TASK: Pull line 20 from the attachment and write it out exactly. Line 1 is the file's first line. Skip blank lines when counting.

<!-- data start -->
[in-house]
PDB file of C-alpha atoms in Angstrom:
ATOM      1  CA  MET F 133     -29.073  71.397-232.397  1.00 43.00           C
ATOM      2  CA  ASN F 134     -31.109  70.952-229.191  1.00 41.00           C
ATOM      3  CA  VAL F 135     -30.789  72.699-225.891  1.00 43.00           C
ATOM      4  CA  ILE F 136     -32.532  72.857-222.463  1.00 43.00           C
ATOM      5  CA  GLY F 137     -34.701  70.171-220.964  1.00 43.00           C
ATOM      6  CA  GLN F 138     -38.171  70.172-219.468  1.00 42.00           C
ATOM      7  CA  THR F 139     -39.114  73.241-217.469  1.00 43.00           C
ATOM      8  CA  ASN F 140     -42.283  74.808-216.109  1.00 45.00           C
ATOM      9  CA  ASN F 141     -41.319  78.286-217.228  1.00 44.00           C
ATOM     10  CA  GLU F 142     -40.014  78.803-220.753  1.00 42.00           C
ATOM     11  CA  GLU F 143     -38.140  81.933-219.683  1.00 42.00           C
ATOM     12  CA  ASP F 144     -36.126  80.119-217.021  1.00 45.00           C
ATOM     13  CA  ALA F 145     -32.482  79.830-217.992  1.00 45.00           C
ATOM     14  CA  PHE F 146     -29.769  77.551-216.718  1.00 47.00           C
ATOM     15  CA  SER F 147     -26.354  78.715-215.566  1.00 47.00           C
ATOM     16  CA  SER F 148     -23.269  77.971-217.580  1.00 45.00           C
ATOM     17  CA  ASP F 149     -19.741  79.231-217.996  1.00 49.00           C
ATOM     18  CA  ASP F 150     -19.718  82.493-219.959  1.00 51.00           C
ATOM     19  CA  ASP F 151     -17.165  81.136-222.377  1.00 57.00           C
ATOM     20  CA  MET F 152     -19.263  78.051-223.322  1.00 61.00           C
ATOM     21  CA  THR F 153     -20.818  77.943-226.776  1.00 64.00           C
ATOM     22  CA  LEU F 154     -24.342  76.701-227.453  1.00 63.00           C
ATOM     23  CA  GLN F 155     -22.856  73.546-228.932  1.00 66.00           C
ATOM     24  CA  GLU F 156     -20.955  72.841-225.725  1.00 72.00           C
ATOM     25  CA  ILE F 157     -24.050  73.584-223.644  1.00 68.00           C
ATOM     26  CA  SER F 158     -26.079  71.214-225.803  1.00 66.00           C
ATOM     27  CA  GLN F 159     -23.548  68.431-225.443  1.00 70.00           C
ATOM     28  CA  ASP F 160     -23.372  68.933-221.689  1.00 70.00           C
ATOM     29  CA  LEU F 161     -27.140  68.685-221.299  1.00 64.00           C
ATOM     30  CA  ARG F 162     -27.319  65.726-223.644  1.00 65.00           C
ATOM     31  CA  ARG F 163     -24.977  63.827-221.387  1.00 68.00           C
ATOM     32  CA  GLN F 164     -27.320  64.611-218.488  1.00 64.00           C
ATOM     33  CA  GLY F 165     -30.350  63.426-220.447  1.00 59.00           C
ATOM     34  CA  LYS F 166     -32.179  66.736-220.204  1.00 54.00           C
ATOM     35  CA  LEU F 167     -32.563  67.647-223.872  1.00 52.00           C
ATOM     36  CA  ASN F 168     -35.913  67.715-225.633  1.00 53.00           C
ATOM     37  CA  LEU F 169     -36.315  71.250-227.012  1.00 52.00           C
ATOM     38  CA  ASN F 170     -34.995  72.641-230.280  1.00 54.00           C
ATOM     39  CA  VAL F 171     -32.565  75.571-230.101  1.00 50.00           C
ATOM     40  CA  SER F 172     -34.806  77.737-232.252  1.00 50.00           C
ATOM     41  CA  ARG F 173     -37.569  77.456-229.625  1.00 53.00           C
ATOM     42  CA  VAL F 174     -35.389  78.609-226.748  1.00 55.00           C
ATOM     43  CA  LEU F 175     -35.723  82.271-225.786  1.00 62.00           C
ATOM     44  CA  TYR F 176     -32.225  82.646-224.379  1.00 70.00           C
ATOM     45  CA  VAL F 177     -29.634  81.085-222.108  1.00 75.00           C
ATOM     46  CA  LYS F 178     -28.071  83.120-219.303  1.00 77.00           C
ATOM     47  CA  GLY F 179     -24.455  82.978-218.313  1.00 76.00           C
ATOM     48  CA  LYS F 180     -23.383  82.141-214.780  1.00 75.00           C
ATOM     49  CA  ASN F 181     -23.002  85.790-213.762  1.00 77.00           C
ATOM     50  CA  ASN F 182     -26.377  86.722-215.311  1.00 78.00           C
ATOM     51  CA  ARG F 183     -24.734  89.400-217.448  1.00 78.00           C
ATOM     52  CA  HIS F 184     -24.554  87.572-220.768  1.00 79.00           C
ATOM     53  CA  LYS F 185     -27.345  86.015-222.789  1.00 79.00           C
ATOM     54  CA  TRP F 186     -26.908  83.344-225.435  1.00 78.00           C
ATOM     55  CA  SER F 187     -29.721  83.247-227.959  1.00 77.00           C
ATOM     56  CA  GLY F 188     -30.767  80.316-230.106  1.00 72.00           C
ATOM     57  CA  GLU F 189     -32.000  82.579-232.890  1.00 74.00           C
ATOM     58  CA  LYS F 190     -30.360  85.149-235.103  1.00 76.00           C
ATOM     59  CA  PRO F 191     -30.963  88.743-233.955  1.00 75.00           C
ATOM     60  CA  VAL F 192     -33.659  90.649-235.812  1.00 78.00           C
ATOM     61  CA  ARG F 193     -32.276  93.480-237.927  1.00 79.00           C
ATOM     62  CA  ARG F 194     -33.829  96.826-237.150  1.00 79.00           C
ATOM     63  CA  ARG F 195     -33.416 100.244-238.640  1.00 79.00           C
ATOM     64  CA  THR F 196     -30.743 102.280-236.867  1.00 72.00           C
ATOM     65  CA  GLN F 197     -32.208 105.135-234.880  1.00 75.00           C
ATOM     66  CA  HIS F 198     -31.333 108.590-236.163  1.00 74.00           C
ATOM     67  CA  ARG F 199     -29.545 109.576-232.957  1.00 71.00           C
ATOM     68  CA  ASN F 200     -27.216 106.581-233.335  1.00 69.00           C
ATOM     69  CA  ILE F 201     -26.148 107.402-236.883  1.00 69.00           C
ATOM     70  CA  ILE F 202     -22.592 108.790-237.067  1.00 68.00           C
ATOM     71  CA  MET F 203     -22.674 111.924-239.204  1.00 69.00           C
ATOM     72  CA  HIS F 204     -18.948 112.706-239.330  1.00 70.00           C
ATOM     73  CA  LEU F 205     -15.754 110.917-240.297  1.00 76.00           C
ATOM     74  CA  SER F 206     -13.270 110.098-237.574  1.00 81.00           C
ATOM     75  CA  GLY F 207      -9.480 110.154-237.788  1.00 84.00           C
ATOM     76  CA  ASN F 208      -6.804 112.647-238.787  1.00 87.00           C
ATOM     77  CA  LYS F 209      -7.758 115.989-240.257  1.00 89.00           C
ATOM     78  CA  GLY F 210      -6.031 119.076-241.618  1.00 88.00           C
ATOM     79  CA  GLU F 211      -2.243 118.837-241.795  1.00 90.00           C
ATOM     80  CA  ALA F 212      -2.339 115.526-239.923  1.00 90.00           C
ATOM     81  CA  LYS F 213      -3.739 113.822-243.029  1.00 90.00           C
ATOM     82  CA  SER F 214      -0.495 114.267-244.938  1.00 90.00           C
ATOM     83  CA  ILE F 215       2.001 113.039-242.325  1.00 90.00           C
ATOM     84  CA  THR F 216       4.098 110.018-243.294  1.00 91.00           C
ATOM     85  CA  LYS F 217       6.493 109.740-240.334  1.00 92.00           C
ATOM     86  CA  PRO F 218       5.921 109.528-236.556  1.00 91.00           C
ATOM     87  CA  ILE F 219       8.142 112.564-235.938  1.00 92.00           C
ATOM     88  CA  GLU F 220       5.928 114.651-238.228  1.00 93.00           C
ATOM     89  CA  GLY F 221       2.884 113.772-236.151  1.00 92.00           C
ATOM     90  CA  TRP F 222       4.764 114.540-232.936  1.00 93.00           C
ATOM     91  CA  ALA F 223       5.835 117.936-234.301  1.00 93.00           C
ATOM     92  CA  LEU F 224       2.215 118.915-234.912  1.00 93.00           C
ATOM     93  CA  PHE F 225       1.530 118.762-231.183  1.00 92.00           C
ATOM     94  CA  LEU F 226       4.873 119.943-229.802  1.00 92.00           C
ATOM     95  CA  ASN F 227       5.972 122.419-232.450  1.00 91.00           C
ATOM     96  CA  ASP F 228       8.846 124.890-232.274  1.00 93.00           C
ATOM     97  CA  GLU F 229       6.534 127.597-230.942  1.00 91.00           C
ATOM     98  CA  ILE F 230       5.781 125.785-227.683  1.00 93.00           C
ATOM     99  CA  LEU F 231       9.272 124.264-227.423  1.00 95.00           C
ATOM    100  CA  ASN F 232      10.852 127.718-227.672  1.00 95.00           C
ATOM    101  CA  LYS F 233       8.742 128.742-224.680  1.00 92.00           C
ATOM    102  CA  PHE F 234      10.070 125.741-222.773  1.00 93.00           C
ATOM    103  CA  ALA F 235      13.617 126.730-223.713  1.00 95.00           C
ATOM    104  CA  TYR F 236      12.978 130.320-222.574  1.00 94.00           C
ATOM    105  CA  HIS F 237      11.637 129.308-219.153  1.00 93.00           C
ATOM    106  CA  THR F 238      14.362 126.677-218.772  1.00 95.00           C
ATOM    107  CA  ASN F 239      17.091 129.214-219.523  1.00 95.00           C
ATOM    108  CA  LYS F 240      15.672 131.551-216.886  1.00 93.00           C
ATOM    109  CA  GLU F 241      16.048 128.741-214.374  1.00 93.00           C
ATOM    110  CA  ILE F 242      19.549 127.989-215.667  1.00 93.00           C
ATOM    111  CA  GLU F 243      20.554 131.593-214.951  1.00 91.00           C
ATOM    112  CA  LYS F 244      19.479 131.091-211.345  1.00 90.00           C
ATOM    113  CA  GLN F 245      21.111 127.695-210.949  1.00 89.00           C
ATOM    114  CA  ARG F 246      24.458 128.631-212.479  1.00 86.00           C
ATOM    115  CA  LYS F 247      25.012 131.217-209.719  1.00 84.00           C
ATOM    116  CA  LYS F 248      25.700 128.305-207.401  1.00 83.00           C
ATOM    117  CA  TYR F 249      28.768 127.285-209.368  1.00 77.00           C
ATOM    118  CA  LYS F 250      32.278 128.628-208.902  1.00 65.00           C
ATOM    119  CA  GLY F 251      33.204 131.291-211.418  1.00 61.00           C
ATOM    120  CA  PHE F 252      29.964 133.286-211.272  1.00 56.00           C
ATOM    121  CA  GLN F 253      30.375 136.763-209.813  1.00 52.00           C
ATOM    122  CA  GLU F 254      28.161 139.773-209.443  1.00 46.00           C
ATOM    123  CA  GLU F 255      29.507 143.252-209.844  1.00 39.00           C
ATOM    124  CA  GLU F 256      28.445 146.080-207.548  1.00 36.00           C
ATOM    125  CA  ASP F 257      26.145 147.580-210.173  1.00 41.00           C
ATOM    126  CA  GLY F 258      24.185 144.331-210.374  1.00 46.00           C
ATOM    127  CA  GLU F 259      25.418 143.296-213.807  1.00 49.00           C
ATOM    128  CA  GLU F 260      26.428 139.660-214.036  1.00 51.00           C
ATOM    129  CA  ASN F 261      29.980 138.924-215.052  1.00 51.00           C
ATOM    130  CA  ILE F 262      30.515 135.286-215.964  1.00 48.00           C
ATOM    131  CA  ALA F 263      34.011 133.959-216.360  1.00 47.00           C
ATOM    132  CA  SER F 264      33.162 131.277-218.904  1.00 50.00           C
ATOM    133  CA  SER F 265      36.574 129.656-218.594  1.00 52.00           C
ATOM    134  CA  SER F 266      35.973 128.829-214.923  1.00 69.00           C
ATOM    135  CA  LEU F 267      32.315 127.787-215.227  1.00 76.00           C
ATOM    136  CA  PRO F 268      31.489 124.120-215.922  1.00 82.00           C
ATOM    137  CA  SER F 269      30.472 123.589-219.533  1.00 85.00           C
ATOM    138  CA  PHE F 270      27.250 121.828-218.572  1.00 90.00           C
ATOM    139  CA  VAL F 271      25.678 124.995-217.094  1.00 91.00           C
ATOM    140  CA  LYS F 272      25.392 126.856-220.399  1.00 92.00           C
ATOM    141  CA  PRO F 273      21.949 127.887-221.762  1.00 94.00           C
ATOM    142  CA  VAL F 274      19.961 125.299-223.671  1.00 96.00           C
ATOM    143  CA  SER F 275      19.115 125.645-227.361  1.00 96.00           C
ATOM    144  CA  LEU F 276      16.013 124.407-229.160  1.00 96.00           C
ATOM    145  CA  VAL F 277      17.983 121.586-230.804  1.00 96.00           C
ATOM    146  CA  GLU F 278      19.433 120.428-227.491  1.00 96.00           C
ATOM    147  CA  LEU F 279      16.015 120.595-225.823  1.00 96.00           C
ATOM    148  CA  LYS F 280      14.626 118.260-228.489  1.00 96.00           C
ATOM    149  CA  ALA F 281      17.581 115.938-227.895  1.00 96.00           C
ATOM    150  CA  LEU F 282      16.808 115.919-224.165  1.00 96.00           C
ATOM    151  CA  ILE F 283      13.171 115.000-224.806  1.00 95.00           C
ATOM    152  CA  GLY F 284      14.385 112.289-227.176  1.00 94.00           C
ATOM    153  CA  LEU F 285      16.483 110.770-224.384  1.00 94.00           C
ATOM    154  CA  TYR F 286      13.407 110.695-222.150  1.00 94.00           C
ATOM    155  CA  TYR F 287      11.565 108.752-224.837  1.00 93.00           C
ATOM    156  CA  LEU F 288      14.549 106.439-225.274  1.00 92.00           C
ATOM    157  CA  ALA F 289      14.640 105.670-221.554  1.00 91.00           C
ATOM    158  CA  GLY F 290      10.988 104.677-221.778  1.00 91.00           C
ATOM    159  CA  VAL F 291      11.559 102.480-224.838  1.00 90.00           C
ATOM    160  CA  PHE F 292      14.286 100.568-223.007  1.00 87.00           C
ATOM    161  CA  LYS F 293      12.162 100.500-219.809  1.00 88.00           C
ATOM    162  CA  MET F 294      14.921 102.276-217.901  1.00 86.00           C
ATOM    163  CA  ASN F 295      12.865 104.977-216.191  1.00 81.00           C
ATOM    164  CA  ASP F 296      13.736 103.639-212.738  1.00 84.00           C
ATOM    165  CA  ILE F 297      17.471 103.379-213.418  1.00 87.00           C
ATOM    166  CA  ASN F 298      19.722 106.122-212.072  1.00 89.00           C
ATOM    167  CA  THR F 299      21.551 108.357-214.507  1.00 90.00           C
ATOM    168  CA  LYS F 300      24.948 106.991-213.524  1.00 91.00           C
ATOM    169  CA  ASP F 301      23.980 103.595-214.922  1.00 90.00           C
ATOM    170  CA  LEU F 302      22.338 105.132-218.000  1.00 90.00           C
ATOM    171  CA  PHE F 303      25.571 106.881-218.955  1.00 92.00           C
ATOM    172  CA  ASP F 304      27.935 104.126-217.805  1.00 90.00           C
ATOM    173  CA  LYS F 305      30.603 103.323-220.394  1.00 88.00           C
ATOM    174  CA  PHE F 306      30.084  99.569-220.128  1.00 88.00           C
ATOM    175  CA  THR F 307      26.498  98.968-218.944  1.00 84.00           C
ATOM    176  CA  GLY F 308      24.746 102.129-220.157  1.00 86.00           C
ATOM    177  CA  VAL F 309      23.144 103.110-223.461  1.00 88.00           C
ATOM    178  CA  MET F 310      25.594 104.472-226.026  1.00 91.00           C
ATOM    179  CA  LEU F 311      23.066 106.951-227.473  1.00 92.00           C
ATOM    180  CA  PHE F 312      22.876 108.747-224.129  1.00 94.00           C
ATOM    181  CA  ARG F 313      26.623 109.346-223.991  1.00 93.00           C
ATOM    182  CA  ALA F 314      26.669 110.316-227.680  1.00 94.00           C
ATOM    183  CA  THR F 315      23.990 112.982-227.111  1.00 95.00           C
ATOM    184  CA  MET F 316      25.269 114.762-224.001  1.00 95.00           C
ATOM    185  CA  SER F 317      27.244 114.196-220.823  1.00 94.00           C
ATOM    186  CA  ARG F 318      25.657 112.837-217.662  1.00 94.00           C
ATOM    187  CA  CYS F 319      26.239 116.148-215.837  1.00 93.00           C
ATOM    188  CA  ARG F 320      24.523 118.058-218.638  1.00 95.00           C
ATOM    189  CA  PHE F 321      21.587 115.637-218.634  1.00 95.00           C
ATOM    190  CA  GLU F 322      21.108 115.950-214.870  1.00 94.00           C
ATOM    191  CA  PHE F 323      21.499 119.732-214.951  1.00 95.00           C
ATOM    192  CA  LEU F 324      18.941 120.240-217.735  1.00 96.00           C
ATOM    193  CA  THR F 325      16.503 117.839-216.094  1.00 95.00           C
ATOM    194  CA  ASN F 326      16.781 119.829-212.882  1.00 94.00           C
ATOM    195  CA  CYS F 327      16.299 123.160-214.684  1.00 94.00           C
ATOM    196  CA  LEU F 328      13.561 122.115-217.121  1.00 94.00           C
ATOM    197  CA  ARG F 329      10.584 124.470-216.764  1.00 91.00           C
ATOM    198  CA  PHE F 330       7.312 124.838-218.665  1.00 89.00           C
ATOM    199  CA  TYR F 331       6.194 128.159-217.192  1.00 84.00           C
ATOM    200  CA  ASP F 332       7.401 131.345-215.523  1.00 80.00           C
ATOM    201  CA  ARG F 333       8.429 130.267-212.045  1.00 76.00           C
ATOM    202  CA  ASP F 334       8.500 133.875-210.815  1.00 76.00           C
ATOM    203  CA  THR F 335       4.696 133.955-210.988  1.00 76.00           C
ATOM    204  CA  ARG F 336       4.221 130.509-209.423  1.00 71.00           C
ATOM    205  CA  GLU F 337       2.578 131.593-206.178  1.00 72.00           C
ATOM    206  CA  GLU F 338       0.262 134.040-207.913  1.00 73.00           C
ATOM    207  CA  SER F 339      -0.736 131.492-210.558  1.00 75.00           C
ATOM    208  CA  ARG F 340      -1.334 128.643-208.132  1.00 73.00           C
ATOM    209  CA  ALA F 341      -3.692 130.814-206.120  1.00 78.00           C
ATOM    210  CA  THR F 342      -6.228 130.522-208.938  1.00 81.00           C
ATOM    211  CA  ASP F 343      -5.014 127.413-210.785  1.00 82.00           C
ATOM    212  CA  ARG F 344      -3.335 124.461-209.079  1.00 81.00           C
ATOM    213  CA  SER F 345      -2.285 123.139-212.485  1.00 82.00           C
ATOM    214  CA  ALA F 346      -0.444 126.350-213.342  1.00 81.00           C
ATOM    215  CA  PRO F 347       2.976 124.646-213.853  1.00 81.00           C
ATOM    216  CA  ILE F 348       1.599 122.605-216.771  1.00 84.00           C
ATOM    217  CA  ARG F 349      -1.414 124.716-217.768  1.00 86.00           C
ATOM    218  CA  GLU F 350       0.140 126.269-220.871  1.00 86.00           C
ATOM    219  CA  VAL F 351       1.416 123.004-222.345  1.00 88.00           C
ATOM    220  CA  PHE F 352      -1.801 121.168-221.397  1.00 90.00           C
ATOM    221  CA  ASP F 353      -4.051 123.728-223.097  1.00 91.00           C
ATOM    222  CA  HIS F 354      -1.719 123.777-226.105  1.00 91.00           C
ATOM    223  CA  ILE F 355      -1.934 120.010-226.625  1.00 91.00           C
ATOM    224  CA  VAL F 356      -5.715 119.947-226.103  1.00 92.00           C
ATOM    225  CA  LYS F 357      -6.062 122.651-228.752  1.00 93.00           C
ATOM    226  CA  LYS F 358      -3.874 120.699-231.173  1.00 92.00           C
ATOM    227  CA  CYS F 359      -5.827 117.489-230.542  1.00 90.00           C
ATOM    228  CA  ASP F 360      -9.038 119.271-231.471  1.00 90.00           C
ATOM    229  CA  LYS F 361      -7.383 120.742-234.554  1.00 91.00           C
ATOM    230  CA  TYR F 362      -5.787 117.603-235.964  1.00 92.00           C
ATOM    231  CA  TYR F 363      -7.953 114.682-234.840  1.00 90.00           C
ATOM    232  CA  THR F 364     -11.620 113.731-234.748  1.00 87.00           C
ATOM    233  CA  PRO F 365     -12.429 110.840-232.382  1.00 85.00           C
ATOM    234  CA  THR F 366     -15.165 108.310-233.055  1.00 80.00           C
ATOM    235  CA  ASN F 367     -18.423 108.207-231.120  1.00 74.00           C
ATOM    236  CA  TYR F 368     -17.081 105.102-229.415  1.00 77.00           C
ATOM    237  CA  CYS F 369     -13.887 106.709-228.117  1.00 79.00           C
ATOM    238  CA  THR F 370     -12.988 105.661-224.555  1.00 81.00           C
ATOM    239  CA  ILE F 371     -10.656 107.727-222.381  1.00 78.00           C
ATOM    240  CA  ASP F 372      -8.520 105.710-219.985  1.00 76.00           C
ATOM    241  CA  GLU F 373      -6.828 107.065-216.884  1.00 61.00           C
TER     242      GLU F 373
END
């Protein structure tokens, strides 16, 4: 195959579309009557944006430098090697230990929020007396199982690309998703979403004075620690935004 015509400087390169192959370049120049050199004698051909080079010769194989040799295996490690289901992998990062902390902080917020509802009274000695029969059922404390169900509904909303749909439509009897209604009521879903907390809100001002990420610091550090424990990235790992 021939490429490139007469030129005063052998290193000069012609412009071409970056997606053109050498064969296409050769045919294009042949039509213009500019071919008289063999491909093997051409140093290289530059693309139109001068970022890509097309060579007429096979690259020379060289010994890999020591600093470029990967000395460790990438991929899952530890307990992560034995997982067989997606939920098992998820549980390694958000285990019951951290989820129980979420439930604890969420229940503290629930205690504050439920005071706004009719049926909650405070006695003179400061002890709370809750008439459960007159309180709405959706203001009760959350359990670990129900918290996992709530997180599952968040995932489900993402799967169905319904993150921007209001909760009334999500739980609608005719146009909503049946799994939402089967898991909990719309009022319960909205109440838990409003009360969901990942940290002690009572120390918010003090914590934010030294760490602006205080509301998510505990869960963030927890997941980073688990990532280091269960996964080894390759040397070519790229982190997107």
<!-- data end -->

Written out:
ATOM     18  CA  ASP F 150     -19.718  82.493-219.959  1.00 51.00           C